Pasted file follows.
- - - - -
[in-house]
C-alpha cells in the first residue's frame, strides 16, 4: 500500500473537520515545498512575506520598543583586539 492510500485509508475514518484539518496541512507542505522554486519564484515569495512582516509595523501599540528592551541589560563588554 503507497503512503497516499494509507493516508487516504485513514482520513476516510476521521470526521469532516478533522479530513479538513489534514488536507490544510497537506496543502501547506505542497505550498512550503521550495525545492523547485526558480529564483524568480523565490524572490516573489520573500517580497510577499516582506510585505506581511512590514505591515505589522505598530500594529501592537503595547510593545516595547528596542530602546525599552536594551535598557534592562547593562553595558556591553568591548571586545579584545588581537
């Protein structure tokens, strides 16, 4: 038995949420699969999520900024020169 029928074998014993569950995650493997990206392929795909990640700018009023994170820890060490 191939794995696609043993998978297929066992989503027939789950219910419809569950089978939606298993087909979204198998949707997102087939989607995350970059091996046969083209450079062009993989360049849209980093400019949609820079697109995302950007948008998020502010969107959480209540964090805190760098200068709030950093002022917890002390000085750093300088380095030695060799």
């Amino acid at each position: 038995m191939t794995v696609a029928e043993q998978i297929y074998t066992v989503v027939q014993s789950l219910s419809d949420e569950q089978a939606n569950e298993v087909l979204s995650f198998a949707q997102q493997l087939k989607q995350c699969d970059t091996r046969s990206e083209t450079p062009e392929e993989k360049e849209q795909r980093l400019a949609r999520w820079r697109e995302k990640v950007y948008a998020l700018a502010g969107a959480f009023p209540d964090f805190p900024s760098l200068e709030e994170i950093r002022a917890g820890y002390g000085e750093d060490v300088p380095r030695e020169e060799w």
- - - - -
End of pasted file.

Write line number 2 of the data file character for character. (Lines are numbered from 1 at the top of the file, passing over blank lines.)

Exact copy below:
C-alpha cells in the first residue's frame, strides 16, 4: 500500500473537520515545498512575506520598543583586539 492510500485509508475514518484539518496541512507542505522554486519564484515569495512582516509595523501599540528592551541589560563588554 503507497503512503497516499494509507493516508487516504485513514482520513476516510476521521470526521469532516478533522479530513479538513489534514488536507490544510497537506496543502501547506505542497505550498512550503521550495525545492523547485526558480529564483524568480523565490524572490516573489520573500517580497510577499516582506510585505506581511512590514505591515505589522505598530500594529501592537503595547510593545516595547528596542530602546525599552536594551535598557534592562547593562553595558556591553568591548571586545579584545588581537